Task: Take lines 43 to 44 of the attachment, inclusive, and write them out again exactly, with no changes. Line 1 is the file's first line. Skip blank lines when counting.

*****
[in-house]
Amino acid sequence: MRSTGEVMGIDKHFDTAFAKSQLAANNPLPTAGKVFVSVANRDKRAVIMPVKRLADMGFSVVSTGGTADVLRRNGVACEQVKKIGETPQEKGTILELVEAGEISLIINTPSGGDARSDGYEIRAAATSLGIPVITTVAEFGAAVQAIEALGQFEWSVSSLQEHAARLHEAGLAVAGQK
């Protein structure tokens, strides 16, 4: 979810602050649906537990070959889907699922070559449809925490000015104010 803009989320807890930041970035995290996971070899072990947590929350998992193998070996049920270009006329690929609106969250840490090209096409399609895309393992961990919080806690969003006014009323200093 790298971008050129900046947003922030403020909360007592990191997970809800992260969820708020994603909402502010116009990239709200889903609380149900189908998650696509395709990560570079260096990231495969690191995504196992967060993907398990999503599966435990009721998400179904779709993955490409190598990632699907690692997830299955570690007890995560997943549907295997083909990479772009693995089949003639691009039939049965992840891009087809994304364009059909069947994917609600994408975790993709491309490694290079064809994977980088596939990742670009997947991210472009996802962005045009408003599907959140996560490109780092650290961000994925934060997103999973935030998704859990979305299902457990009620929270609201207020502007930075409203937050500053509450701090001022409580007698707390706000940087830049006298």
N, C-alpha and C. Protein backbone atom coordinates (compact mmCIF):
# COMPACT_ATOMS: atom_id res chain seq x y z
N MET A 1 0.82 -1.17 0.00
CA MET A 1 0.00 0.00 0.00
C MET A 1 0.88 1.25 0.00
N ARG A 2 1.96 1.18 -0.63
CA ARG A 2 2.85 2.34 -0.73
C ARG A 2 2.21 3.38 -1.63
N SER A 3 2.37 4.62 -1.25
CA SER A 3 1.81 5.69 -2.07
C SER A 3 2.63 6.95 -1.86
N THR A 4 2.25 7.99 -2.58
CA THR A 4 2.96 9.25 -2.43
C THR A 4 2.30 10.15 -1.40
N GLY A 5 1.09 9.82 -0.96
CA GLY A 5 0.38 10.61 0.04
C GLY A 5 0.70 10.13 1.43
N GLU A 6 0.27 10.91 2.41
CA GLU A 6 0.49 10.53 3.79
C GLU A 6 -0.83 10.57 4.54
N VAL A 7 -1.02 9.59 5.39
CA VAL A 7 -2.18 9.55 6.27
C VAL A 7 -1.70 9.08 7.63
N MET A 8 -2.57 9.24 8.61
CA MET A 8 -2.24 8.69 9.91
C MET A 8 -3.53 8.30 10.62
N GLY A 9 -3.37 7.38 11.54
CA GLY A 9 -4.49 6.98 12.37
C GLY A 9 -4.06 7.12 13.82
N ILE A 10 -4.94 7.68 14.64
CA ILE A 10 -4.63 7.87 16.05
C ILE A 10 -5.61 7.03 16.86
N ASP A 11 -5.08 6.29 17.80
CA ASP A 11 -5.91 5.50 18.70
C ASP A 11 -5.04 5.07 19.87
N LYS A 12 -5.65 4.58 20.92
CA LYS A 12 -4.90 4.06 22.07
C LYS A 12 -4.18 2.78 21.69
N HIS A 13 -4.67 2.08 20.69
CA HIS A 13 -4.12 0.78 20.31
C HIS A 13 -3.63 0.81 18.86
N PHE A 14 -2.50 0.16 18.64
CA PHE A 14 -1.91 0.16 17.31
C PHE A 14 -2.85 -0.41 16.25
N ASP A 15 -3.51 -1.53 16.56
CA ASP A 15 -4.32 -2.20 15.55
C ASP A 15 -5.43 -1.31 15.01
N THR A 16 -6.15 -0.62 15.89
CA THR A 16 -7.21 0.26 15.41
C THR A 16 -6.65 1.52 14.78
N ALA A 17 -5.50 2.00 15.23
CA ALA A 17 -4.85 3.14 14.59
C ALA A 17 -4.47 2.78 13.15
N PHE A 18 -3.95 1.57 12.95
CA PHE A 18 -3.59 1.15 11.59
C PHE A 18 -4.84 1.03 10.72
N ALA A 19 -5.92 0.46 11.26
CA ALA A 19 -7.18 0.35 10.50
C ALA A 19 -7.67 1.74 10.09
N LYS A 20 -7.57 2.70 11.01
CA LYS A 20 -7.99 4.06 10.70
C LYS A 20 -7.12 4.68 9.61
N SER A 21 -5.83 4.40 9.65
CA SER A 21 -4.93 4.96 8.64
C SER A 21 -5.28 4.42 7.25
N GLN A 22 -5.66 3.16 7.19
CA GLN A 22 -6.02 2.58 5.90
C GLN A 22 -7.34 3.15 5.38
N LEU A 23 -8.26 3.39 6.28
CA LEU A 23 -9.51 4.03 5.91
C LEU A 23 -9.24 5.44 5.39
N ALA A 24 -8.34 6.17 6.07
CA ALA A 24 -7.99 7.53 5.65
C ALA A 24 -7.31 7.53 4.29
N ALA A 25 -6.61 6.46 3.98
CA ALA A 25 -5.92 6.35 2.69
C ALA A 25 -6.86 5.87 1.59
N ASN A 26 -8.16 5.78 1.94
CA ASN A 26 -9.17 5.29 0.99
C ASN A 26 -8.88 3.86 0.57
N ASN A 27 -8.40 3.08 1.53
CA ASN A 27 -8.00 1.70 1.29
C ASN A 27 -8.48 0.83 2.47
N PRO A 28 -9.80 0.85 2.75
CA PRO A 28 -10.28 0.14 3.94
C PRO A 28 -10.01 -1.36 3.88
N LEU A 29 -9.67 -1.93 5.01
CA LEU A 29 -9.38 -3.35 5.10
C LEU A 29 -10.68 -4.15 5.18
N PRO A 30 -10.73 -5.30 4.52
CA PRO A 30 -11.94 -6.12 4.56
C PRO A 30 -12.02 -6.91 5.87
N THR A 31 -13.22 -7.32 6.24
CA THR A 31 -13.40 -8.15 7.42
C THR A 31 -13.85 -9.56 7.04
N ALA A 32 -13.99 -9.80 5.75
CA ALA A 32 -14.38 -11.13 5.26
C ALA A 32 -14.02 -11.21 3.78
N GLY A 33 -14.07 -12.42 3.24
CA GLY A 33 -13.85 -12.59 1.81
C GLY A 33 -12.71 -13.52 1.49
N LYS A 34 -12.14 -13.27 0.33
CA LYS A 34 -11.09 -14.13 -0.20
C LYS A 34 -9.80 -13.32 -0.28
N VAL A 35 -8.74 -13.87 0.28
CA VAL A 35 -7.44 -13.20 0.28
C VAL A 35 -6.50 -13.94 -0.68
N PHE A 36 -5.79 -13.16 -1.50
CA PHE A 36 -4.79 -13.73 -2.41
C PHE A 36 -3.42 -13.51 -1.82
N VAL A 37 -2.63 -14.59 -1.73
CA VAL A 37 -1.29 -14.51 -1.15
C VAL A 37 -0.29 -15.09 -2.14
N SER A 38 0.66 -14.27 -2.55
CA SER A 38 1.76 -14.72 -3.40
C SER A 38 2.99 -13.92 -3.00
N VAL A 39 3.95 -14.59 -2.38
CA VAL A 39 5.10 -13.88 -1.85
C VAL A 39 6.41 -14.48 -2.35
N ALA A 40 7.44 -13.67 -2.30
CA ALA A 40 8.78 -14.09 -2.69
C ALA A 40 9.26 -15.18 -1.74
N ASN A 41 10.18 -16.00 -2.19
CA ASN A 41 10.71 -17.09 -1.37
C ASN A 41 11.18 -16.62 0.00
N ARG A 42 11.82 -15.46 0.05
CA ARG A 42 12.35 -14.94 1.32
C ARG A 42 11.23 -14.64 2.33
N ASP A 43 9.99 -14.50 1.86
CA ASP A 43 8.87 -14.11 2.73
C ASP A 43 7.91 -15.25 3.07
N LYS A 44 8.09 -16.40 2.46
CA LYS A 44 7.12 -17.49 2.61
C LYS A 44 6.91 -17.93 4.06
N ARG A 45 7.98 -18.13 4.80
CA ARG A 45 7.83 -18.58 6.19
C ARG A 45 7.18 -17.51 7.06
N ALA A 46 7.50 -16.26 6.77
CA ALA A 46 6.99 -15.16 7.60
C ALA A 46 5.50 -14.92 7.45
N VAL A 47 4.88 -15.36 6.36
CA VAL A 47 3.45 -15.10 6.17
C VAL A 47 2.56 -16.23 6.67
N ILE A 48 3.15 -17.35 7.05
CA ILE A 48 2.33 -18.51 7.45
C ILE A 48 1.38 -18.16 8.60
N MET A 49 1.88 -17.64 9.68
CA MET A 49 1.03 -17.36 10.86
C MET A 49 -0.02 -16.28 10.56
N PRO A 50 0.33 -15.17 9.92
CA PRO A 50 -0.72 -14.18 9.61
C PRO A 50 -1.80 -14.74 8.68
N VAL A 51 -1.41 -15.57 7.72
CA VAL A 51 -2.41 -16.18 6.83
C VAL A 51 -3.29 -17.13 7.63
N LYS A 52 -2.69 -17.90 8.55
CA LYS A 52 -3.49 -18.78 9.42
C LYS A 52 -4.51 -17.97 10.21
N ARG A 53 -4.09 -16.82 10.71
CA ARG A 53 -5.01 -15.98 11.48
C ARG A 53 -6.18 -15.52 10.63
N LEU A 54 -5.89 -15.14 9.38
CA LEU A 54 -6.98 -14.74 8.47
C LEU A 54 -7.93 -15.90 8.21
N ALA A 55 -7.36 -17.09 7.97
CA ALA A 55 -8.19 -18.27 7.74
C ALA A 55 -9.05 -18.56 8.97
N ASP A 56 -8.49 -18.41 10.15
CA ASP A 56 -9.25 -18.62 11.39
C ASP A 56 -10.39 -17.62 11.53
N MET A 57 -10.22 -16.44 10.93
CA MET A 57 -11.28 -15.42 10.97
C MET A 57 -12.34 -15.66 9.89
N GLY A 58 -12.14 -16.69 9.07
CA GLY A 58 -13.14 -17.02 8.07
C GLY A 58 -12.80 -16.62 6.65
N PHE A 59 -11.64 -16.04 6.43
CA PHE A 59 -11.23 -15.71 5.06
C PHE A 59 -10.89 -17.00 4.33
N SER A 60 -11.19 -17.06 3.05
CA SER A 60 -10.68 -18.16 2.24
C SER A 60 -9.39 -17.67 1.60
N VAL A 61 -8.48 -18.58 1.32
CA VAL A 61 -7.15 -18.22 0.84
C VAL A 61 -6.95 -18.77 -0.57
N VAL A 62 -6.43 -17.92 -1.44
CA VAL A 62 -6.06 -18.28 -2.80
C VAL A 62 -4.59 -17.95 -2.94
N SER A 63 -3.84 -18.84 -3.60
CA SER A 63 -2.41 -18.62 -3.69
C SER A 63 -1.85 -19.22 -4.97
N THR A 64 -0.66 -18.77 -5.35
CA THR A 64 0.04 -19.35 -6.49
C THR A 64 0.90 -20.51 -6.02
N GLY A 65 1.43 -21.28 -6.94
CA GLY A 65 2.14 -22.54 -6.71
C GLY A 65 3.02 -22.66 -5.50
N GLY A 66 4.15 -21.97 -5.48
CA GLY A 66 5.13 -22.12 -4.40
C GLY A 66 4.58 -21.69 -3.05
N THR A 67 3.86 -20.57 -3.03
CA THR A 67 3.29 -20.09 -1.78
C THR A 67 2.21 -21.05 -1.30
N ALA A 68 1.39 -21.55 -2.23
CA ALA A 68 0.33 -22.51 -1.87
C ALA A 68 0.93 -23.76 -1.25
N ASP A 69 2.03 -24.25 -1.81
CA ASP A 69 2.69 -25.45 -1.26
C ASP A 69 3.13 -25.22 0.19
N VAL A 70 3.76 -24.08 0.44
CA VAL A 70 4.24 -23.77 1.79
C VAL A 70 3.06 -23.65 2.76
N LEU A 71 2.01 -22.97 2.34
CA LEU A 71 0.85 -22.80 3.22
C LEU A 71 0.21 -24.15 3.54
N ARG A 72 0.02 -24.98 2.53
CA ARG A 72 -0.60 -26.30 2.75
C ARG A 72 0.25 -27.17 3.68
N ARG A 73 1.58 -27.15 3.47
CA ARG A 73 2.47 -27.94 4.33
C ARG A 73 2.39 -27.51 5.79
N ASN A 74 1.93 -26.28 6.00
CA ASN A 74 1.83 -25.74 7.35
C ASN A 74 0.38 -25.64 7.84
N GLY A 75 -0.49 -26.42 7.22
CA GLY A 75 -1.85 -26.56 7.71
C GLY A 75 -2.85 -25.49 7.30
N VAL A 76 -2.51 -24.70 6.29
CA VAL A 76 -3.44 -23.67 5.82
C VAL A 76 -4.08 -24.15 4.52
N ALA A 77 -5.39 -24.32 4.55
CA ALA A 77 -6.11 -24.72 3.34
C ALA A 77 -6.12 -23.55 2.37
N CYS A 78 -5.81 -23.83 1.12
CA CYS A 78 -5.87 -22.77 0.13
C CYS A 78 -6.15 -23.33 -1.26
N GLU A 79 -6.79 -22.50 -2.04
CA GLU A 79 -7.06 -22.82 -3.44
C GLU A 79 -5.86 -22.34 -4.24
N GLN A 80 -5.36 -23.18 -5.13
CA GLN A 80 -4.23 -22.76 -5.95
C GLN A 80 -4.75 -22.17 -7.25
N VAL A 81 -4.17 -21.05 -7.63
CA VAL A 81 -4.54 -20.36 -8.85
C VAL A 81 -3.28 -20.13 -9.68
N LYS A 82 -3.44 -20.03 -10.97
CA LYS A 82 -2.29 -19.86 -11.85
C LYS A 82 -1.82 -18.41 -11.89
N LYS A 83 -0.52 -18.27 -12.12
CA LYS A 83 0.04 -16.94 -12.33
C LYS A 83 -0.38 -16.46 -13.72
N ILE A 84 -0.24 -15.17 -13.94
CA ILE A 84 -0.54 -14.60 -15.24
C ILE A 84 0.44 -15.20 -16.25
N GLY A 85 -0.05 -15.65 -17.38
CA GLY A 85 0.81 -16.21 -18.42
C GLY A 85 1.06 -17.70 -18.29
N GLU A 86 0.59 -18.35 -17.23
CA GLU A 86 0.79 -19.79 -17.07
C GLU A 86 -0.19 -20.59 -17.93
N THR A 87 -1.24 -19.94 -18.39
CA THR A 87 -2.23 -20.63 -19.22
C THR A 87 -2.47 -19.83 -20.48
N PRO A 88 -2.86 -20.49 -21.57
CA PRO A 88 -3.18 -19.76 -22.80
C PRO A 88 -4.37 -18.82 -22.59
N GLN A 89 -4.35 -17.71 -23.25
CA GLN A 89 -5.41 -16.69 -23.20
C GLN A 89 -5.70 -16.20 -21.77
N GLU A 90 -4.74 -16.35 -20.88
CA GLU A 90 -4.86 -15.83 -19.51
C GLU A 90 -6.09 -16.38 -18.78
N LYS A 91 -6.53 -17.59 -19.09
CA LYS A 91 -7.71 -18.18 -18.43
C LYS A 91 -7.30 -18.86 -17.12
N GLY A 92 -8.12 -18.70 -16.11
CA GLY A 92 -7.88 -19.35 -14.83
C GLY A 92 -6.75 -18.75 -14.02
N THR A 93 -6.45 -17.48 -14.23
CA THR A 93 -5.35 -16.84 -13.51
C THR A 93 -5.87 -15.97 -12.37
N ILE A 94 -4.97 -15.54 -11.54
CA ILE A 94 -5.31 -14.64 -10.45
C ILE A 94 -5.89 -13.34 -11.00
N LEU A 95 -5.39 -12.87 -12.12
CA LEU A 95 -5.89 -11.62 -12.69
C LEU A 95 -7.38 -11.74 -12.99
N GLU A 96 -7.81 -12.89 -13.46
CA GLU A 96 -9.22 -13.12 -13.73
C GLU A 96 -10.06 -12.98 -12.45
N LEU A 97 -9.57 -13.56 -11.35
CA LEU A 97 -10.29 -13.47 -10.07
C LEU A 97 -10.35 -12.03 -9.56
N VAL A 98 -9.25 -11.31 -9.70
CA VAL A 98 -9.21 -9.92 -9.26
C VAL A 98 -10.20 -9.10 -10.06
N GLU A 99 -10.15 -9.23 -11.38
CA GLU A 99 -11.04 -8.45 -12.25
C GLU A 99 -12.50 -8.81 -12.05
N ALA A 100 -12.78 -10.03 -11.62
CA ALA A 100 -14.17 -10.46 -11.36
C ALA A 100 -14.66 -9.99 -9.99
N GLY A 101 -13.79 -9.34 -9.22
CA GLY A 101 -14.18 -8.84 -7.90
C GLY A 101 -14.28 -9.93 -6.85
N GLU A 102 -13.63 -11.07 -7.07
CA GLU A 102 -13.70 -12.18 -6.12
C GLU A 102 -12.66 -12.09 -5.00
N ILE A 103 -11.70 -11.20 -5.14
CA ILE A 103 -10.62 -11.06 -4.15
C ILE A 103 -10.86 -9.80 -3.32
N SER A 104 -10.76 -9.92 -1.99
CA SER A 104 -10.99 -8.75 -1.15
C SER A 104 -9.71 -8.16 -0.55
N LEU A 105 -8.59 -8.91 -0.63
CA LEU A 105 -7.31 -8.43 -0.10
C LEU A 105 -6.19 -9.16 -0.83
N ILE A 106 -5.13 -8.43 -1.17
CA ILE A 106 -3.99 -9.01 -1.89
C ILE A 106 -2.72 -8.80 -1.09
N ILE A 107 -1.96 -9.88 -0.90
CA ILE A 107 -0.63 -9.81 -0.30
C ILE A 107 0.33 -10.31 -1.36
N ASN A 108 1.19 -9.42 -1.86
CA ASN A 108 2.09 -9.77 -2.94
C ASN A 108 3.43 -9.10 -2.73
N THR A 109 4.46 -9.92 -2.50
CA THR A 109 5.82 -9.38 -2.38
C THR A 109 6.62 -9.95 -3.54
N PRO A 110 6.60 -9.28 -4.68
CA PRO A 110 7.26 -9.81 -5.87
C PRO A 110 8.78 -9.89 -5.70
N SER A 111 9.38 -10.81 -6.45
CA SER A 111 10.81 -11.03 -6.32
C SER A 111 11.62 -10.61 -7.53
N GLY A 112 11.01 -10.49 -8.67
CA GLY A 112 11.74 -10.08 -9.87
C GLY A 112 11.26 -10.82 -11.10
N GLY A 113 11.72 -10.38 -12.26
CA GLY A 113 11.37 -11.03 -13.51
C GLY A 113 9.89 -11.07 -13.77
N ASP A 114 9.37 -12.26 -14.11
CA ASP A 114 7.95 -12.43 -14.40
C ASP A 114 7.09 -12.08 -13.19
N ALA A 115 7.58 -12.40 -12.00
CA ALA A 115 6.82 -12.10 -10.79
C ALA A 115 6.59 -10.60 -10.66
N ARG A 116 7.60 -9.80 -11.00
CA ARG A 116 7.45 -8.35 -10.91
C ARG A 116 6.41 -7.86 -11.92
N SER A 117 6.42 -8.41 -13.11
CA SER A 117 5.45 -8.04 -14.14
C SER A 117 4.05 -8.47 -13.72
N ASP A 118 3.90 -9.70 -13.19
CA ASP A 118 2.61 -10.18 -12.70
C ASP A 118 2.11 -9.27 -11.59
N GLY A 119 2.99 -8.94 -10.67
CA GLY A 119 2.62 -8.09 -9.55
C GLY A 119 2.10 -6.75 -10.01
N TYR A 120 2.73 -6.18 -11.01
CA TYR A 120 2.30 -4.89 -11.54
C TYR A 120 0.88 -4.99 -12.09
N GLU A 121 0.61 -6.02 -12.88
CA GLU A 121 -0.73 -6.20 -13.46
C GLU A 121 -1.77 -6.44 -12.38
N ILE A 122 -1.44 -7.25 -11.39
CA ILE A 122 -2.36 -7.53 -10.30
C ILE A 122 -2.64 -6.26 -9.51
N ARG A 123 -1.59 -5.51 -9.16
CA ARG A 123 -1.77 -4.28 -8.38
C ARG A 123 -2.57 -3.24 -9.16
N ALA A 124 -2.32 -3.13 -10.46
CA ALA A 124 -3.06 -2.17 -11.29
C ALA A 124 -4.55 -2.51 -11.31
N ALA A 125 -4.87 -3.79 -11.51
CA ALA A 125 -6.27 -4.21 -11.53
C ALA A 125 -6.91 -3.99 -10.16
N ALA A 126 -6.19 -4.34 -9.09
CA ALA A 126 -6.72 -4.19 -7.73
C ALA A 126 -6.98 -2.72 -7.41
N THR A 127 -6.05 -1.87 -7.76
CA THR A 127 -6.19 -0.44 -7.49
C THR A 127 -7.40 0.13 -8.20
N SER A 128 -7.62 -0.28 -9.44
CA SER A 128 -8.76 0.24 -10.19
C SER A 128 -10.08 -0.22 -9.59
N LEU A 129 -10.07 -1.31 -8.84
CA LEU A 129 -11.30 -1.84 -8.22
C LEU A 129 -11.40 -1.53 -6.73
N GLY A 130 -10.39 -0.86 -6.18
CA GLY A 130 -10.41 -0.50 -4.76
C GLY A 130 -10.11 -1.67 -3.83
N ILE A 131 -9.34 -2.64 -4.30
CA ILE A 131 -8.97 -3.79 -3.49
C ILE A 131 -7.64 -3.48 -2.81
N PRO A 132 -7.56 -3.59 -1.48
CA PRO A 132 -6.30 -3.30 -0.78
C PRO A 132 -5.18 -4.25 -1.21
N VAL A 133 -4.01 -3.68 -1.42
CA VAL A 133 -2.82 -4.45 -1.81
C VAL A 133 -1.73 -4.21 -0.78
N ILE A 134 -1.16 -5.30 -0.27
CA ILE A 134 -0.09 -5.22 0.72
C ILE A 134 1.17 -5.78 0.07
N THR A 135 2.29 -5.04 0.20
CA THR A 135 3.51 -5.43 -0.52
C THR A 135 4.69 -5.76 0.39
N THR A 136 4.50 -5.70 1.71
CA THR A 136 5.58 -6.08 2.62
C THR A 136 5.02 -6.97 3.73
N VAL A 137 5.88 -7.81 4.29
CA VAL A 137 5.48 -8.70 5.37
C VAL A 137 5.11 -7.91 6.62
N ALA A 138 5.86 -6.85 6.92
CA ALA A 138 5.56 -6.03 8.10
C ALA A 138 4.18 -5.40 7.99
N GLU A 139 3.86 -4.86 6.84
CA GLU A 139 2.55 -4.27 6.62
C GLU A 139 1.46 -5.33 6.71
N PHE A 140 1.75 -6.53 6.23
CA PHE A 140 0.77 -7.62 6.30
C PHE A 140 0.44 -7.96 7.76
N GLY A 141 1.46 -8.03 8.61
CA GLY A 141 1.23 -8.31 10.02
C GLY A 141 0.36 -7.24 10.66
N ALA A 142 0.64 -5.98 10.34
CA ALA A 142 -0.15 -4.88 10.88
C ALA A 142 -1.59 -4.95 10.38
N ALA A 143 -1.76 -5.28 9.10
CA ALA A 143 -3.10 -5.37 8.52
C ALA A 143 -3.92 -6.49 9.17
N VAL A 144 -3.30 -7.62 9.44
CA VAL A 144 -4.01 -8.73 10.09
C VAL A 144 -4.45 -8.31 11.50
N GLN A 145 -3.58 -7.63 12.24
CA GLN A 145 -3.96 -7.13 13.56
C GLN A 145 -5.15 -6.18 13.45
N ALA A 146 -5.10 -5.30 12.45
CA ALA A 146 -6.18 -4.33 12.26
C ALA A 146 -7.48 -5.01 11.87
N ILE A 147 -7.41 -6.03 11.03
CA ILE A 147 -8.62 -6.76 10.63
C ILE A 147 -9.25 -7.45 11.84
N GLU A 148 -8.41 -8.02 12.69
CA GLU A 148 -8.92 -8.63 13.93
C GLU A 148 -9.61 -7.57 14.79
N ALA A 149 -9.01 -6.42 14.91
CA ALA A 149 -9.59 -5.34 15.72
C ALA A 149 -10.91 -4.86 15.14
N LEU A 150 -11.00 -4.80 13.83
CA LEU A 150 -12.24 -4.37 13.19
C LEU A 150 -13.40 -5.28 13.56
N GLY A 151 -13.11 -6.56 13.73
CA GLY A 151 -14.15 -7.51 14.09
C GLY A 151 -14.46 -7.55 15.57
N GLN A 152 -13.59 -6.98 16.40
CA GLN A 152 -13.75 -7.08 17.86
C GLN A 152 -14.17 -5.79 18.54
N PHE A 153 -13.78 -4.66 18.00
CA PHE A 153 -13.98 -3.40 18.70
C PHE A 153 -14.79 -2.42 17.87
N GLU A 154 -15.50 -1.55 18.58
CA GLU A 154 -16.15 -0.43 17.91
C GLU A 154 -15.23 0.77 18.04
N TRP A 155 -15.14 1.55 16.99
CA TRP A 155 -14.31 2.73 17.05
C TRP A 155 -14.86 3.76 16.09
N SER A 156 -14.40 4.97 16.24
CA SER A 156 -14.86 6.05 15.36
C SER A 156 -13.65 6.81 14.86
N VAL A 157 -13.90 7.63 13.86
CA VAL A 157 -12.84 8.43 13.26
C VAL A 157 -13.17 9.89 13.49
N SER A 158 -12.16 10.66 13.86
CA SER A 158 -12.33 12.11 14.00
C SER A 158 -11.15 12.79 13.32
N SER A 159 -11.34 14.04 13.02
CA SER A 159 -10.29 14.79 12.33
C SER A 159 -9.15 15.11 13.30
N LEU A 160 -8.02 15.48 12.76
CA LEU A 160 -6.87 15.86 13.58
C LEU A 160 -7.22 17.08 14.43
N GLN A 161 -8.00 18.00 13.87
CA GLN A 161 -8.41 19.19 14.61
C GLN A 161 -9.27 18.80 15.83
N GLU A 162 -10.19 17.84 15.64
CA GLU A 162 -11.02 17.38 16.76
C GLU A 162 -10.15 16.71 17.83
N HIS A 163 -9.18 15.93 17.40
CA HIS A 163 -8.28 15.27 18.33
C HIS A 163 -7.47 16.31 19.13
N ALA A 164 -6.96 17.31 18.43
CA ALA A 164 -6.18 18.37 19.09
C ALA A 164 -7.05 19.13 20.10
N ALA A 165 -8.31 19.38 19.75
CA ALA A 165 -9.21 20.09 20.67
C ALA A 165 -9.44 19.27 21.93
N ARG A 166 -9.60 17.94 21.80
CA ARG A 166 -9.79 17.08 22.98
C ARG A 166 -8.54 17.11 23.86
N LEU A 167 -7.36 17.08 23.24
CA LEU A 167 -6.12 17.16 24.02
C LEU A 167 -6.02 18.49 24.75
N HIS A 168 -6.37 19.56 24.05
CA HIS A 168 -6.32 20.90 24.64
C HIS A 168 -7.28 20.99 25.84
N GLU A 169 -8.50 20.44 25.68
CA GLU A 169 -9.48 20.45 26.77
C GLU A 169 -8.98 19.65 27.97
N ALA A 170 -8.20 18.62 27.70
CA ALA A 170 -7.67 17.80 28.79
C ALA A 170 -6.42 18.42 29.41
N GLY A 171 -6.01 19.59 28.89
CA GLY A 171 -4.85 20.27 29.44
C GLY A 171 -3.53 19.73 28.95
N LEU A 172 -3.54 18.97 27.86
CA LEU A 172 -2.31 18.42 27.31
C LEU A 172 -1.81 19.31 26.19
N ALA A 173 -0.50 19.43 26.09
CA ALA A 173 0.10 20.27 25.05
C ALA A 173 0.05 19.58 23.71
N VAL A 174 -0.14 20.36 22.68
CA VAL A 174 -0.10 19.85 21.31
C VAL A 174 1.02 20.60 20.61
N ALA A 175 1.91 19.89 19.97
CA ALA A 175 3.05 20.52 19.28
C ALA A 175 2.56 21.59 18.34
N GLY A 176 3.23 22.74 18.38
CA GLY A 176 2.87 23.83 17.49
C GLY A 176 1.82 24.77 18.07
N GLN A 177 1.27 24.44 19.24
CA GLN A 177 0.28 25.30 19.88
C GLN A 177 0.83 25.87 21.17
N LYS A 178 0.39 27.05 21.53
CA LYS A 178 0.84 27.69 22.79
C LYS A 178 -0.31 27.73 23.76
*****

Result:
CA HIS A 13 -4.12 0.78 20.31
C HIS A 13 -3.63 0.81 18.86